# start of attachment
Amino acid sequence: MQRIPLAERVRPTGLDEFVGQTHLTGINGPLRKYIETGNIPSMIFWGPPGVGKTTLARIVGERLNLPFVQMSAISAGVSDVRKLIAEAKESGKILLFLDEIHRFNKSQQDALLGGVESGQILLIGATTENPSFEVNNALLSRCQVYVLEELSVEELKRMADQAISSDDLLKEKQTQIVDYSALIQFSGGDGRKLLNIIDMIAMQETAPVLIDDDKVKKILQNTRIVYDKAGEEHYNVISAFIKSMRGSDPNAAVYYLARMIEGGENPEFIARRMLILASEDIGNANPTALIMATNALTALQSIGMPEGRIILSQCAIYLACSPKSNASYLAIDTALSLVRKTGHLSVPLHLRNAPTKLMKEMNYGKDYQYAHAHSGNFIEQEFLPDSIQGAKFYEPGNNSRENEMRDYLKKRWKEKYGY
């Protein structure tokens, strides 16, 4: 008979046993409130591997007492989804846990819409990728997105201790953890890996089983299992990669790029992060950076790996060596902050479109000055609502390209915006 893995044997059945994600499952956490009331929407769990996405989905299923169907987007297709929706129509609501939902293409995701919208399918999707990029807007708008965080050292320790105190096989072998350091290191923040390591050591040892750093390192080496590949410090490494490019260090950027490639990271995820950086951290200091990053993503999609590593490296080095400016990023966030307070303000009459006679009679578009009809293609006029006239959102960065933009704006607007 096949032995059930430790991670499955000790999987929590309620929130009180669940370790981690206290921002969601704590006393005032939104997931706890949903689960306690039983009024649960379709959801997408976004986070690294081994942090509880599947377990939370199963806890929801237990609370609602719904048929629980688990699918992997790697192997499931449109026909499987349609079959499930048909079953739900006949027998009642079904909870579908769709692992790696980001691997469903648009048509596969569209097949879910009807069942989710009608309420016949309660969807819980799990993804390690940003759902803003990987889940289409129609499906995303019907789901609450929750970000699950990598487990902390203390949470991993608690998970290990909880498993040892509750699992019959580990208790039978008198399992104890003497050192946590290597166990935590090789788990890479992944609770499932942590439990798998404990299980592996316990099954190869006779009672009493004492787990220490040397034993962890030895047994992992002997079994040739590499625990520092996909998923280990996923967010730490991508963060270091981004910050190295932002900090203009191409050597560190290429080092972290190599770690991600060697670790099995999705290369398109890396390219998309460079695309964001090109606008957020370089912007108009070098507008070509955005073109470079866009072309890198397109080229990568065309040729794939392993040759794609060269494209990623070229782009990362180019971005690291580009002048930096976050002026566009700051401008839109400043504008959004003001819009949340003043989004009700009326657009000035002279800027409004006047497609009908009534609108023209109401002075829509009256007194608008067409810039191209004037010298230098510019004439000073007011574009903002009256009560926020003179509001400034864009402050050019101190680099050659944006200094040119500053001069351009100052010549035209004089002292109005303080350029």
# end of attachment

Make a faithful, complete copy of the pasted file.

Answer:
Amino acid sequence: MQRIPLAERVRPTGLDEFVGQTHLTGINGPLRKYIETGNIPSMIFWGPPGVGKTTLARIVGERLNLPFVQMSAISAGVSDVRKLIAEAKESGKILLFLDEIHRFNKSQQDALLGGVESGQILLIGATTENPSFEVNNALLSRCQVYVLEELSVEELKRMADQAISSDDLLKEKQTQIVDYSALIQFSGGDGRKLLNIIDMIAMQETAPVLIDDDKVKKILQNTRIVYDKAGEEHYNVISAFIKSMRGSDPNAAVYYLARMIEGGENPEFIARRMLILASEDIGNANPTALIMATNALTALQSIGMPEGRIILSQCAIYLACSPKSNASYLAIDTALSLVRKTGHLSVPLHLRNAPTKLMKEMNYGKDYQYAHAHSGNFIEQEFLPDSIQGAKFYEPGNNSRENEMRDYLKKRWKEKYGY
């Protein structure tokens, strides 16, 4: 008979046993409130591997007492989804846990819409990728997105201790953890890996089983299992990669790029992060950076790996060596902050479109000055609502390209915006 893995044997059945994600499952956490009331929407769990996405989905299923169907987007297709929706129509609501939902293409995701919208399918999707990029807007708008965080050292320790105190096989072998350091290191923040390591050591040892750093390192080496590949410090490494490019260090950027490639990271995820950086951290200091990053993503999609590593490296080095400016990023966030307070303000009459006679009679578009009809293609006029006239959102960065933009704006607007 096949032995059930430790991670499955000790999987929590309620929130009180669940370790981690206290921002969601704590006393005032939104997931706890949903689960306690039983009024649960379709959801997408976004986070690294081994942090509880599947377990939370199963806890929801237990609370609602719904048929629980688990699918992997790697192997499931449109026909499987349609079959499930048909079953739900006949027998009642079904909870579908769709692992790696980001691997469903648009048509596969569209097949879910009807069942989710009608309420016949309660969807819980799990993804390690940003759902803003990987889940289409129609499906995303019907789901609450929750970000699950990598487990902390203390949470991993608690998970290990909880498993040892509750699992019959580990208790039978008198399992104890003497050192946590290597166990935590090789788990890479992944609770499932942590439990798998404990299980592996316990099954190869006779009672009493004492787990220490040397034993962890030895047994992992002997079994040739590499625990520092996909998923280990996923967010730490991508963060270091981004910050190295932002900090203009191409050597560190290429080092972290190599770690991600060697670790099995999705290369398109890396390219998309460079695309964001090109606008957020370089912007108009070098507008070509955005073109470079866009072309890198397109080229990568065309040729794939392993040759794609060269494209990623070229782009990362180019971005690291580009002048930096976050002026566009700051401008839109400043504008959004003001819009949340003043989004009700009326657009000035002279800027409004006047497609009908009534609108023209109401002075829509009256007194608008067409810039191209004037010298230098510019004439000073007011574009903002009256009560926020003179509001400034864009402050050019101190680099050659944006200094040119500053001069351009100052010549035209004089002292109005303080350029």